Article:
The wise men of the village said that centuries ago, a great wizard purposed to count all the stars in the sky. He had packed nothing, only lifted up a walking stick and began making his slow, deliberate way toward the mountain that towered over the village. He intended to seat himself upon the peak and count and name every star that could be seen from that height. He said in this way he would know all there is to know about the universe and return as the wisest man in the world.
Years passed, and because it was a small village, people continued to talk of the old ambitious wizard. The tale was passed on, first to the children of those that watched the man leave, then to their children’s children. It was one of these grandchildren then that took it upon himself to discover what happened to the old wizard. His elders scoffed at him.
“Depend upon it, the old man went to the peak and died. He took no food, and as you see, the vegetation is quite sparse there.”
“But did not my father see a great light upon the hill five years ago?” asked the young man.
“Your father was drunk, lad. Do not do this mad thing. Stay here, safe in the village, and do not chase after legends as the old wizard did.”
But the young man would not be deterred. Unlike the wizard, he took a pack of food, and no walking stick. He left the village, promising he would be back within a month with news of what he found on the peak.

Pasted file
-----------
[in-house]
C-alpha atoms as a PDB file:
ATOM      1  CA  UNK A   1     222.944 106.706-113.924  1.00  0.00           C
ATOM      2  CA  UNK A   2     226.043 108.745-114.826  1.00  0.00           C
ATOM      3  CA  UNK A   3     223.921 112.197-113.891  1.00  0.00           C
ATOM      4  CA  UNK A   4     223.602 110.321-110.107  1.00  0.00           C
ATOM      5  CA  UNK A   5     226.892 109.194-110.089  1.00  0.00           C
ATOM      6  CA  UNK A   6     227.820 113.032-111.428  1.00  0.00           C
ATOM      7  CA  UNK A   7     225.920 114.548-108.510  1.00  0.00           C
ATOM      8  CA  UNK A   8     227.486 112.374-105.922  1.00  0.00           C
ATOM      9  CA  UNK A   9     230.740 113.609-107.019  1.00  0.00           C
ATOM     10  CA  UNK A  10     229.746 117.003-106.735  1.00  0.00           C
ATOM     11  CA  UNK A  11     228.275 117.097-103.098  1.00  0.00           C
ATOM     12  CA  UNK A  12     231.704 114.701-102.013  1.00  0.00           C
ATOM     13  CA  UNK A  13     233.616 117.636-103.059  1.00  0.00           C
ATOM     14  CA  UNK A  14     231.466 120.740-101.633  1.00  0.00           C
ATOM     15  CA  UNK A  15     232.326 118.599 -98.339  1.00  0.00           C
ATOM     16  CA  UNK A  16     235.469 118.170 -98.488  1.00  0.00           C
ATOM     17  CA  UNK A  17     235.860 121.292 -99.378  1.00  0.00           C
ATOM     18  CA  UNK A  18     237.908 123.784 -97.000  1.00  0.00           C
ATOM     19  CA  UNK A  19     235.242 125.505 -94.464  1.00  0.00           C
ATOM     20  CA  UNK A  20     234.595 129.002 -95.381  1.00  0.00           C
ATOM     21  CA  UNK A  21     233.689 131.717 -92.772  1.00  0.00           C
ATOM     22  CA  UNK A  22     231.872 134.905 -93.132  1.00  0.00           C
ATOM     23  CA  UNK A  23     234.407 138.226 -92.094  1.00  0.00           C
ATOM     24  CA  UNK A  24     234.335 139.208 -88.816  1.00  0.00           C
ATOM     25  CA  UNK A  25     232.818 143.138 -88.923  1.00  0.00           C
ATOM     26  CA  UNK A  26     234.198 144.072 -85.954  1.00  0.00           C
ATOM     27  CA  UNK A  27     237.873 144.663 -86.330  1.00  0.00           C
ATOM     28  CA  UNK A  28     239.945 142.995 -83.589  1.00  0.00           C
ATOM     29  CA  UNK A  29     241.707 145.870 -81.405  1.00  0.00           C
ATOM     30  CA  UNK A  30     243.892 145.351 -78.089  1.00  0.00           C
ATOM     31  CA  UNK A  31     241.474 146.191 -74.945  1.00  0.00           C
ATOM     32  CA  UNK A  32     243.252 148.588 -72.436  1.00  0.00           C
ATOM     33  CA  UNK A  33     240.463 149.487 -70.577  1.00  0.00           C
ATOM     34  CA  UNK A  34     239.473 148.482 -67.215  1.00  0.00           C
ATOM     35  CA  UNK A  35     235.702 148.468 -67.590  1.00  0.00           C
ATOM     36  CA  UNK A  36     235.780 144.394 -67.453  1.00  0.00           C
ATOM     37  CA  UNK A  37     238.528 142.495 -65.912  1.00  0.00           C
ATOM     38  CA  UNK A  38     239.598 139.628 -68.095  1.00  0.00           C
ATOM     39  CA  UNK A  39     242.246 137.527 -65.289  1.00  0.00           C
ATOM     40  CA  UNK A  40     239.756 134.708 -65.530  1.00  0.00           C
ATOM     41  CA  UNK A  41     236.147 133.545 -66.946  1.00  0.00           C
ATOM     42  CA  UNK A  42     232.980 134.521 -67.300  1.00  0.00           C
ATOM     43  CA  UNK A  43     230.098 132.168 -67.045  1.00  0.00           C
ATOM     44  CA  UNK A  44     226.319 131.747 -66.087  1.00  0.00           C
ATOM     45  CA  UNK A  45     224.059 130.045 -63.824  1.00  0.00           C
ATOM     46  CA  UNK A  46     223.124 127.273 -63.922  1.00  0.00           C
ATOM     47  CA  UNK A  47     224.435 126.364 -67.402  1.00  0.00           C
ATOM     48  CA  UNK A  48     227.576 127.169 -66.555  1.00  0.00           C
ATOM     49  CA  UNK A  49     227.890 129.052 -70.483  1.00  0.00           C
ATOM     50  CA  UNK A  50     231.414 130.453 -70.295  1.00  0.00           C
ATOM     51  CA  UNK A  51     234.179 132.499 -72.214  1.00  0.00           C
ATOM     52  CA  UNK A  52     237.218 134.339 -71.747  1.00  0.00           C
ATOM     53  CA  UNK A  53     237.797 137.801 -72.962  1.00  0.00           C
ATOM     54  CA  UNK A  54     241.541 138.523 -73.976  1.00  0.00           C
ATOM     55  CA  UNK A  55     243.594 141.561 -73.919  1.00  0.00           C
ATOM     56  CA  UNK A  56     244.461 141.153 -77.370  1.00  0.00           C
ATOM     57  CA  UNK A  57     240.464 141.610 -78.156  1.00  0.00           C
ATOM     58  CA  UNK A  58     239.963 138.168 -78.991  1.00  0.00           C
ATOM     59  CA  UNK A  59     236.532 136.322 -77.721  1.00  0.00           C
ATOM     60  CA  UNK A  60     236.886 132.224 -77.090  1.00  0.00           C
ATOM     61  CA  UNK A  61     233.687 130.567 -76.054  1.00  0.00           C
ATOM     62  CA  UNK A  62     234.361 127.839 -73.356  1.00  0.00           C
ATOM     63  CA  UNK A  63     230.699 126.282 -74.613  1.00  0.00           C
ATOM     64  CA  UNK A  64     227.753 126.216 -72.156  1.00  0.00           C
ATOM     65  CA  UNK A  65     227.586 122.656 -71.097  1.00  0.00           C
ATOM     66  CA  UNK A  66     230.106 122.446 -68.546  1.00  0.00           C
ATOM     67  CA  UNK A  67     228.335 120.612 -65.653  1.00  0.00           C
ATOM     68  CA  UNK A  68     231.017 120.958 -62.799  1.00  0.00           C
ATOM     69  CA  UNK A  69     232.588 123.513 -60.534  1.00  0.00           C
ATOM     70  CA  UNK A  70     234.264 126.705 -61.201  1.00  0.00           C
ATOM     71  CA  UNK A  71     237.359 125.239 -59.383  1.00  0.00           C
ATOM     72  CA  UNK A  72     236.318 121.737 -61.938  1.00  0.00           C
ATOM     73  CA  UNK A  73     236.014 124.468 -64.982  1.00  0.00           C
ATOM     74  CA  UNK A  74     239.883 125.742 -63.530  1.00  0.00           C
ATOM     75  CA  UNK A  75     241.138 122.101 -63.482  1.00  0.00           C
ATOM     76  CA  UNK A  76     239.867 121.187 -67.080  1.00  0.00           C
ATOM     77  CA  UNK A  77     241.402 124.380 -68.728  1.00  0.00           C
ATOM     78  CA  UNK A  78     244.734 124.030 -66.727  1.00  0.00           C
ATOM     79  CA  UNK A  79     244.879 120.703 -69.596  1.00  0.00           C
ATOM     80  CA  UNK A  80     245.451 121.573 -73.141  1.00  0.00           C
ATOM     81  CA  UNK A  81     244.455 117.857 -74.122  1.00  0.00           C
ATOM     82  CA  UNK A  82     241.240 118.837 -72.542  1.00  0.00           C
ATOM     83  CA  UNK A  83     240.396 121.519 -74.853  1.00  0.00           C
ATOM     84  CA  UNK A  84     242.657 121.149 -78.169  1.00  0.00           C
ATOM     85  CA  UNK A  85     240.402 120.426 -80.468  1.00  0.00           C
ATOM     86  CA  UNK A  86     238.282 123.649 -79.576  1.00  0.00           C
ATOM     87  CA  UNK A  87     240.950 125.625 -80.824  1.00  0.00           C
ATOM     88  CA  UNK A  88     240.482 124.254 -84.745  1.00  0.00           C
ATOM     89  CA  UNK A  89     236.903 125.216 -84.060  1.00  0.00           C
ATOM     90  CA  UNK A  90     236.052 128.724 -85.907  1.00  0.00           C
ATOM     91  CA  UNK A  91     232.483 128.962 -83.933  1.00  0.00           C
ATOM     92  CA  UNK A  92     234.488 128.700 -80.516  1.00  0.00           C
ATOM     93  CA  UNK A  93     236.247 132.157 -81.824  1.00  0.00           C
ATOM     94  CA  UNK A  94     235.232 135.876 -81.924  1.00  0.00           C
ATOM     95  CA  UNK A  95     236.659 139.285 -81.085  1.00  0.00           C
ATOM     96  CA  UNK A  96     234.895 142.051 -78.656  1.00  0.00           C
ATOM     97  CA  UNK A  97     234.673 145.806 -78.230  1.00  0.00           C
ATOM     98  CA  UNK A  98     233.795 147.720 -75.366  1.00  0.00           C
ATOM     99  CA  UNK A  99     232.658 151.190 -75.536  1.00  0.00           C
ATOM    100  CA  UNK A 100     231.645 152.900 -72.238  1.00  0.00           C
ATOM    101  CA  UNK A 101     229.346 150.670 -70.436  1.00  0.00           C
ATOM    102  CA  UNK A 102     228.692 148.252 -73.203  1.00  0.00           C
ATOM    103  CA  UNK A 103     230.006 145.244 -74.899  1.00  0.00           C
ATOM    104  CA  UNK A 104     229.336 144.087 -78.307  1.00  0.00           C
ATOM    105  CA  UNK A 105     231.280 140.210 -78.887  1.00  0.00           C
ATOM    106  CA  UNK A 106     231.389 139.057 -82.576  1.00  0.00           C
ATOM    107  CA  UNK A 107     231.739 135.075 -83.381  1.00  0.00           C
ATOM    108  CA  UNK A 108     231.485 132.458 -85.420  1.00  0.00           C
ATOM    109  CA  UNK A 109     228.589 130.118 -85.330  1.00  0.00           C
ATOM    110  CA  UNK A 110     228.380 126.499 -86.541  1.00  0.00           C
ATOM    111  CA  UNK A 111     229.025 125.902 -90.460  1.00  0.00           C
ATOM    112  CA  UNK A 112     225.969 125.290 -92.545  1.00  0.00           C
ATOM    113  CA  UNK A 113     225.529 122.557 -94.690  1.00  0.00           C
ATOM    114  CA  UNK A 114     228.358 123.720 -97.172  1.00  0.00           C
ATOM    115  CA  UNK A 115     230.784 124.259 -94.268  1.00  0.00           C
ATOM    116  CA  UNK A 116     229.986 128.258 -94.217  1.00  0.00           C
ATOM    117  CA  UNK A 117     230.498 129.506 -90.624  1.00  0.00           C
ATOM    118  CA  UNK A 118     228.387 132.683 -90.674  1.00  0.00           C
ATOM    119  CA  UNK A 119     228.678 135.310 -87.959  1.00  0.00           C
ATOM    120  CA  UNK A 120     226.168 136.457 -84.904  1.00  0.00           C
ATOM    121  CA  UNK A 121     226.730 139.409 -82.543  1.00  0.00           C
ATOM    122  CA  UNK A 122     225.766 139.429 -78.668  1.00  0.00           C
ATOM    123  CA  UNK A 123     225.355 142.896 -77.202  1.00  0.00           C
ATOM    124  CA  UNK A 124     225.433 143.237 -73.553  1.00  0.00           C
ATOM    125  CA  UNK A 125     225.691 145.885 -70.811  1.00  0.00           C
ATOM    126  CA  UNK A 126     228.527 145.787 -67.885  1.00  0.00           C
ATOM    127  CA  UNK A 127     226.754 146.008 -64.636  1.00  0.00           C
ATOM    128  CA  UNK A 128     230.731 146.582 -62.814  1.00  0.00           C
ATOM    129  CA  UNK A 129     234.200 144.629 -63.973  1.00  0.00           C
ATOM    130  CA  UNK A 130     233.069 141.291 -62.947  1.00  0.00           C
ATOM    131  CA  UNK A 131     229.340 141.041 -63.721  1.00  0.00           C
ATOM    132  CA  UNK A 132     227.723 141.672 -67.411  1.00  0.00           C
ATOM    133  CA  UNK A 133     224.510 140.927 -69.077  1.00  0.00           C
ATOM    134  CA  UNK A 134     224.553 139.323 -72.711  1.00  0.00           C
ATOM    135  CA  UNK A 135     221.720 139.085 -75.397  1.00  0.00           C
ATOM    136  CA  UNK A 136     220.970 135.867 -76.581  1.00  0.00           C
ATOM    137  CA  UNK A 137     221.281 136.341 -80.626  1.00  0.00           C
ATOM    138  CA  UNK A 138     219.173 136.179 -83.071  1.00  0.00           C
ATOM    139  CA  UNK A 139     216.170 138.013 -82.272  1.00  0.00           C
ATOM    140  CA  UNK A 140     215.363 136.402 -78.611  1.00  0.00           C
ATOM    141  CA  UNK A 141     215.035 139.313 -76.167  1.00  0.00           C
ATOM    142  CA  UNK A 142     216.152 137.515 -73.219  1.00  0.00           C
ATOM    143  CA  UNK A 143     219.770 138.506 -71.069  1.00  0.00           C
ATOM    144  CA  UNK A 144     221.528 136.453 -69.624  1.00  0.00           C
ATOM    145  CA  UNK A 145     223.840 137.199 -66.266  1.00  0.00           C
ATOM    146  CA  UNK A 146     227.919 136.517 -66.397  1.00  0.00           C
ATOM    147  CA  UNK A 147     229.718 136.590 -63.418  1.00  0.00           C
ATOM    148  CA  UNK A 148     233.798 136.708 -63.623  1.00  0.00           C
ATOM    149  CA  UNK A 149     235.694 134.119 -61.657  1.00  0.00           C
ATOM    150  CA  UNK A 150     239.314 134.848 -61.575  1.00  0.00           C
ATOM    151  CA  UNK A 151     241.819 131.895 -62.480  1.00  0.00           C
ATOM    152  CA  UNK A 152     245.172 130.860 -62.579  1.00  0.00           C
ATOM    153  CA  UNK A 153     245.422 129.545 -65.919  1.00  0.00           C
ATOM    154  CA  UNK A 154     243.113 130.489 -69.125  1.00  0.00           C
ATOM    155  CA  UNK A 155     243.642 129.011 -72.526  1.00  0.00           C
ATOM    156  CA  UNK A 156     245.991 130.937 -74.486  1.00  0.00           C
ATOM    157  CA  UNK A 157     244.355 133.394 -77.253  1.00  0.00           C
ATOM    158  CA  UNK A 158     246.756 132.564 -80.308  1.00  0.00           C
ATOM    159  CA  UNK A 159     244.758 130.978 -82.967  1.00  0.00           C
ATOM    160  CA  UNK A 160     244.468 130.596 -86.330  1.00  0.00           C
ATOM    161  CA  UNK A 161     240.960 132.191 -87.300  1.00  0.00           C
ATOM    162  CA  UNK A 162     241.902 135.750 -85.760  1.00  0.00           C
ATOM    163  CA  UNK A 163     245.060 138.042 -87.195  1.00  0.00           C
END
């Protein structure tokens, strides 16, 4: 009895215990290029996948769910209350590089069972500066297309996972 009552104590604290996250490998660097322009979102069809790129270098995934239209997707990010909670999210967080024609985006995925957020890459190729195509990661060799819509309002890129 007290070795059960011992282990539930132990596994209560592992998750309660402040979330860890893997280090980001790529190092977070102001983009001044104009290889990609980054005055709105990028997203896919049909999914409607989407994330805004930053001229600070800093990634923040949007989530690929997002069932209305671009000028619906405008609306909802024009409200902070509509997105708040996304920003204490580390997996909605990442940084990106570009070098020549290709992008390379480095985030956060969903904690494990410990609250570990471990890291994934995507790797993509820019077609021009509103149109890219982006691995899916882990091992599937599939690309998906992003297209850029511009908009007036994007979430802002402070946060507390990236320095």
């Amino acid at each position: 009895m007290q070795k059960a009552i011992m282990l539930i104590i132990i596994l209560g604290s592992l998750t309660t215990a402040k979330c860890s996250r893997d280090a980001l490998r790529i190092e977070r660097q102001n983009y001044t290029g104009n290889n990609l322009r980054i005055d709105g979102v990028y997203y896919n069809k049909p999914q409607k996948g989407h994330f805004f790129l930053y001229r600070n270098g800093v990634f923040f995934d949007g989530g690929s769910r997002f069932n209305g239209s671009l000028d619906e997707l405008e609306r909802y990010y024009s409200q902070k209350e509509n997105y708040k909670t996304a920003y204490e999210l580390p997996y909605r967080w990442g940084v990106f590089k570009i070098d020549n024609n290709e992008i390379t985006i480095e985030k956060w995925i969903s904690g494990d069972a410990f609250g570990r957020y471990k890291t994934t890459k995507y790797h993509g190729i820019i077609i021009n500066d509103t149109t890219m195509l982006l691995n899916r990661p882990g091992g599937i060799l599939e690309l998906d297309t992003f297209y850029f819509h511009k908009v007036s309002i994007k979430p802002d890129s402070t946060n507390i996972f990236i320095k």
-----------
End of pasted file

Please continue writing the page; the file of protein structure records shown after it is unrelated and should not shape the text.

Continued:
The people shook their heads, and consoled themselves that as the boy was already an orphan there would be less harm in losing him.
The lad took the shortest path to the mountain, by traveling through the great forest. It was thick with creatures, and he left his rations alone as he was able to catch many deer for his meals. Once he began climbing, however, the trees became thinner, and the animals remained below, except for a few hardy goats that hopped from rock to rock, deftly avoiding his attempts at catching them. The mountain became steeper, and soon the lad was climbing hand over hand along the rocks, feeling cuts form as he clung to the side.
Soon, he hoisted himself onto a small narrow path, which led up to the tall rock on the peak of the mountain. He followed this, nearly crawling on his hands and knees from exhaustion. When he reached the top, for a moment he lay there on the bare rock, relief spreading through him. But as he lay there, a strange light hit his eyelids, and he opened them and stood.
Before him stood a woman, beautiful and strange. Her hair was of purest gold, her skin a shining silver. Her eyes were black as the night sky, and just as cold and remote. The young man became afraid, but could not move.
“Why do you come here, to this accursed place?” she demanded, and her voice seemed to come from some faraway place that he could not reach.
“I come to find out the fate of the old wizard who journeyed to this spot to count the stars.”
“You see his fate before you,” the woman said, and she gestured to the ground.
Before the rock was thick ash, as though from a volcano; but the young man knew what it was. He started back, nearly toppling off the edge of that peak.
“He tried to tame that which cannot be tamed,” the woman said. “He paid the price for seeking to control what was greater than himself. Shall you do the same?”
The young man ran down the narrow path, and hastily climbed to the bottom of the mountain.
When he stumbled into the village a week later, he was starved and exhausted. When the elders asked him what he saw, he could only babble incoherently. He was an idiot thereafter, and thereafter, no one tried to climb the peak of that accursed mountain, because of the wizard’s pride.